Christian Music - Reviews, News, Interviews

You Can Provide Clean Water to Persecuted Christians

Double Vision

  • Jessica Robin Contributing Writer
  • 2003 6 Oct
Double Vision

When catching up with Kim Hill, one trait about her personality is quickly apparent: She absolutely loves talking about her kids. Even before the tape recorder starts rolling, she chatters about her son Benjamin’s newfound love for pop radio — particularly Uncle Kracker’s song “Drift Away.” “He’s 6 going on 20! All he knows of Uncle Kracker is that he likes to sing along with the radio,” she relays. As for Graham, her 10-year-old, he’s just beginning to realize how busy life is when your mom has a mile-long to-do list that includes today’s interview. Looking at her incredulously, he asks, “Gosh, Mom, how do you do all of this?”

Now, with her boys serving as her focus for the past decade, this mom is also ready to return to her professional musical endeavors — this time as a worship leader. And considering the continuous swell in the popularity of worship music, worship leaders have become a new breed of pop stars, coming out of the church and heading into the recording studio and touring circuit. But it was the other way around for Kim Hill. Once known for hits such as “Snake in the Grass” and “Mysterious Ways,” a No. 1 video on CMT and tour mate of Amy Grant, this veteran singer/songwriter has gone from pop star to worship leader.

As Kim tells it, it was in 1997 that God orchestrated a shift in her career. That year, Focus on the Family asked her to lead worship for the first “Renewing the Heart” conference. “To walk out on that stage and lead worship for 20,000 women was like: ‘This is what I’m made for; this is what I’m supposed to do.’ It made everything I’d done up until that point pale in comparison.” While that experience was what sparked her evolution from artist to worship leader, worship has always been a part of her life. “Even years ago in 1991, when I was on the road with Amy Grant … the guys in the band would laugh at me and say, ‘Kim, what are you doing? You’re out there rockin,’ breaking guitar strings, and your fingers are bleeding, and then you go on the bus and listen to this sweet Integrity praise song.’”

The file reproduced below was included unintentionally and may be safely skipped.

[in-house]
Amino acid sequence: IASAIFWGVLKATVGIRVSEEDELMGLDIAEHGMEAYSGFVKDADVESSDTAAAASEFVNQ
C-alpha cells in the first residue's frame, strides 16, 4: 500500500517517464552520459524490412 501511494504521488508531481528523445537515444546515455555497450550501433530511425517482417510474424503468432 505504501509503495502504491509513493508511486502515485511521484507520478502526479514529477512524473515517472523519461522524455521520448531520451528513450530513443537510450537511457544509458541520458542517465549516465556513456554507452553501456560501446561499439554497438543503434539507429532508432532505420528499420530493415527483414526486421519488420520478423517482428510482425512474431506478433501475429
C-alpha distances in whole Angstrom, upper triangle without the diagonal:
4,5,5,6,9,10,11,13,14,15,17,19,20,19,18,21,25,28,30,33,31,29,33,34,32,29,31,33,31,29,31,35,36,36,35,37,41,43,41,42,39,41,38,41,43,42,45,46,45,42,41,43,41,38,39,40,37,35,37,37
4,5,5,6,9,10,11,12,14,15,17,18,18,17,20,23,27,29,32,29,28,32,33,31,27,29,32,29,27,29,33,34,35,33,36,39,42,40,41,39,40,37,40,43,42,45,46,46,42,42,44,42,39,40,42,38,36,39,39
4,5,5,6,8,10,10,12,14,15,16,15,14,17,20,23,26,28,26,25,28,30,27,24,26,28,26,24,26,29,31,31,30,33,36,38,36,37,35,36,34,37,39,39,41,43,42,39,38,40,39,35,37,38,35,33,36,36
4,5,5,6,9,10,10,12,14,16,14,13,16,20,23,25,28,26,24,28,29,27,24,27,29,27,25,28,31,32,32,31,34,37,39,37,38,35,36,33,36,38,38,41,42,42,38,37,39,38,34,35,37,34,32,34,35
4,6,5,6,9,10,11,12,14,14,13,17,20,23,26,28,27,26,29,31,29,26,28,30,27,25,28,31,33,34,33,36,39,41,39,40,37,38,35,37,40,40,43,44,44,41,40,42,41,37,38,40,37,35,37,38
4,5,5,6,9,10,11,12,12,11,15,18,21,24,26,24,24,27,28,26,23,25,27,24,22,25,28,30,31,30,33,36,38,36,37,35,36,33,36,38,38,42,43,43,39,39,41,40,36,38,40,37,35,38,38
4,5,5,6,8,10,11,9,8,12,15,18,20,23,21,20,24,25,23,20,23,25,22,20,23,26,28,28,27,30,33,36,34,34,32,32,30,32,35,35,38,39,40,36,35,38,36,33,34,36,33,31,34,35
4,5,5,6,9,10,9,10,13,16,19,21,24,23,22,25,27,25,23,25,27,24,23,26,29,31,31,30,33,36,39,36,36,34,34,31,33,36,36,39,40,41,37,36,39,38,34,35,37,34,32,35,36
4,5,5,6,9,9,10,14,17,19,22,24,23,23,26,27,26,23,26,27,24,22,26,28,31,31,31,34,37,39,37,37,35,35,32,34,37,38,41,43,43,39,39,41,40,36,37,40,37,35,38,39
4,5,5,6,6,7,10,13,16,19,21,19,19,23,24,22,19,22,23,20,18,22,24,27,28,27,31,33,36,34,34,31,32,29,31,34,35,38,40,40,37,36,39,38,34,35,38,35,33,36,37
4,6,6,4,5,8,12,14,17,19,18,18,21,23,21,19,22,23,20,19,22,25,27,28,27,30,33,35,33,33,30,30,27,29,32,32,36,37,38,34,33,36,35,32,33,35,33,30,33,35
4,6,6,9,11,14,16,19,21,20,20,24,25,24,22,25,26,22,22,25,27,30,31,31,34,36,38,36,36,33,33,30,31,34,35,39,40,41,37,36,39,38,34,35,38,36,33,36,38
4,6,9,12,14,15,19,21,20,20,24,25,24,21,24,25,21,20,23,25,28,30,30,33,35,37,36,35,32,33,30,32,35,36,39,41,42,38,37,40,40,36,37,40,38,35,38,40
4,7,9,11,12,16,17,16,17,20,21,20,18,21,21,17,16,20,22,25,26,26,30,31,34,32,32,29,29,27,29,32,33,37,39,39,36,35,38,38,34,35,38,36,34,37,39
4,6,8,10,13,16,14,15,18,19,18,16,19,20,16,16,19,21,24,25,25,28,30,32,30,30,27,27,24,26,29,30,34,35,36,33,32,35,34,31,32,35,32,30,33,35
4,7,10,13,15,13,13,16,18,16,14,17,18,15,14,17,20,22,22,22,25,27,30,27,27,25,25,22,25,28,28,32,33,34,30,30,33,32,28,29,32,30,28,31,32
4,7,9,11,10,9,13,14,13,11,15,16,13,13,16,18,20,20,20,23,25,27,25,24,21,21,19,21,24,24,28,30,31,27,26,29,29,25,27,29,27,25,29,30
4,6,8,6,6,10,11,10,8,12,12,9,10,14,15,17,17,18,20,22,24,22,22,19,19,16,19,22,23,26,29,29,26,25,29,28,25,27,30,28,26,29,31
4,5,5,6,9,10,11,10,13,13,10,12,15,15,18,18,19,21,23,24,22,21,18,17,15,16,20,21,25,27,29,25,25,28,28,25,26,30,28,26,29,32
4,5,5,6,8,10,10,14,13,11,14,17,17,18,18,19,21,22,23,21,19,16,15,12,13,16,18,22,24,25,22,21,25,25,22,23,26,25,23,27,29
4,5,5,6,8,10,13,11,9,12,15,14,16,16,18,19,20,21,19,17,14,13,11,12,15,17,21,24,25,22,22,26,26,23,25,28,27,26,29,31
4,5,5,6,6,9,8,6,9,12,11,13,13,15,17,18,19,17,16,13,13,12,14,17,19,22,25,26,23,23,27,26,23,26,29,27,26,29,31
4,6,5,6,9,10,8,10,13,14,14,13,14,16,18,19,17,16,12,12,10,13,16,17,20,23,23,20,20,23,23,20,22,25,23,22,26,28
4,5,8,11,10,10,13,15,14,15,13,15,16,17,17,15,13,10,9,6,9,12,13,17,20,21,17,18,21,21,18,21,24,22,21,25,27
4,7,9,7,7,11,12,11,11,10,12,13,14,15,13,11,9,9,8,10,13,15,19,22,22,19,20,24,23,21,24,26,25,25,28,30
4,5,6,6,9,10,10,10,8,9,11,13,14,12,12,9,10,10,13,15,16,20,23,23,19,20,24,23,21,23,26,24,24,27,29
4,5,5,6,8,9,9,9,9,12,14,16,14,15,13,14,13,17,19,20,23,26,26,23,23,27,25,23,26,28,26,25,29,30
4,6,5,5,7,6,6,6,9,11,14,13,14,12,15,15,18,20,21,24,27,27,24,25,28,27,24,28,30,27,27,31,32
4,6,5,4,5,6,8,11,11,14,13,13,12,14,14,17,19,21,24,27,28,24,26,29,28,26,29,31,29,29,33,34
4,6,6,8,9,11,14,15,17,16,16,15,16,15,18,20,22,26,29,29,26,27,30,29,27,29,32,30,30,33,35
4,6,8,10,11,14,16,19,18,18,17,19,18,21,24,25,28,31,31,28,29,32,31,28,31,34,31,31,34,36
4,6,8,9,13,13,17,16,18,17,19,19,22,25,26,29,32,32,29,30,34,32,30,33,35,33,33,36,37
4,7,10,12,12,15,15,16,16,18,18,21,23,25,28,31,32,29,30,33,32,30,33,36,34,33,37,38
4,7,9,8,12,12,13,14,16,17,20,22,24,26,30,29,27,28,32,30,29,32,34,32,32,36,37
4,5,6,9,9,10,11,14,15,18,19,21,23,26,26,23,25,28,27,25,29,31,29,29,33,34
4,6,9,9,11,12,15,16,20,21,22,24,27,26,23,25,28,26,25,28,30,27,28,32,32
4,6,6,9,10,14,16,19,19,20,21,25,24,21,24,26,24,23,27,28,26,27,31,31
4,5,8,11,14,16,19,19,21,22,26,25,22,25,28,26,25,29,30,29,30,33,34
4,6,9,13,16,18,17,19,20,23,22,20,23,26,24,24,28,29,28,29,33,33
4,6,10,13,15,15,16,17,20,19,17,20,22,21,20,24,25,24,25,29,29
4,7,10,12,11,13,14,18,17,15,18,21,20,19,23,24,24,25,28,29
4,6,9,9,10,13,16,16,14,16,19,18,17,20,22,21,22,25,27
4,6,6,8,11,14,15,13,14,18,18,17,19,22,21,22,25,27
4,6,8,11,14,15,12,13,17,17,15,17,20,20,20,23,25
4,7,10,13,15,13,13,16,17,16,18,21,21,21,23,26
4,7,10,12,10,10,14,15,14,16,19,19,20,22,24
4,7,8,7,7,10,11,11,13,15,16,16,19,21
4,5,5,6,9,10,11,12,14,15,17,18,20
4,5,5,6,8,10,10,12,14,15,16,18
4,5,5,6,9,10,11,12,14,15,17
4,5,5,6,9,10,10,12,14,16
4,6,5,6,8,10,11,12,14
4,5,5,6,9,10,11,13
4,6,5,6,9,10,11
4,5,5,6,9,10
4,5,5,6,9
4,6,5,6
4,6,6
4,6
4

Yet it wasn’t long ago that Kim thought her time for ministry had ended. A painful divorce in the fall of 2001 left her feeling insecure and inadequate, unsure of whether God could still use her. But through an amazing time of healing, she realized God uses even the worst of times for His glory. “[It] has really blown me away that what was basically supposed to ruin me has actually become a greater place of ministry for me. It really has been so incredible to me to see the hope that it gives people. Women come up to me and say, ‘I thought since I got divorced, God could never use me again. But I see Him use you, so that [lets] me know He can still use me.’”

She continues, “I think so many times in the church, we’ve missed God’s heart on why He hates divorce. It’s not that He hates it because we don’t keep this rule, it’s that He hates it because it hurts people, and it hurts innocent children. It takes a picture of what He meant for marriage to look like, and it distorts it.” Kim feels a burden not just for what her own children have gone through but for all children who have been affected by divorce. In fact, last year she independently released a collection of songs — "Hope No Matter What" — that she sang to her children to comfort them and, hopefully, that will comfort anyone going through rough times. She is also working on a devotional book for children who are raised in single-parent homes.

But, at the moment, Kim is about to release her fifth worship album, a live recording entitled "Surrounded by Mercy" (Spirit-Led). She leads worship at women’s conferences once or twice a month, which leaves her available to spend most of her time with her two boys. “I feel completely grateful and humble that I get to do what I do. I get to be a mom 90 percent of the time, and 10 percent I get to go out and join with women in worship.”

Kim says the highest compliment she could receive as a worship leader is for someone to say, “I forgot you were even up there.” And realizing that nothing she has done or will ever do makes her worthy to be used by Him, Kim admits that it’s an attitude of availability and a willing heart. When asked for one word that sums up her ministry, she does not hesitate before stating, “Real. I don’t know any other way to be. Because I think that when we’re real with other people, they can see how real God is.”

Kim’s Current Listening:

Kim Hill knows good music when she hears it. Citing Mac Powell as her choice of a “dream duet,” she also says she loves introducing new worship music such as Chris Tomlin’s “Famous One” to the women at the conferences where she leads worship. More of her favorites include: Delirious, Waterdeep, Matt Redman, Fernando Ortega, Bebo Norman and Third Day.


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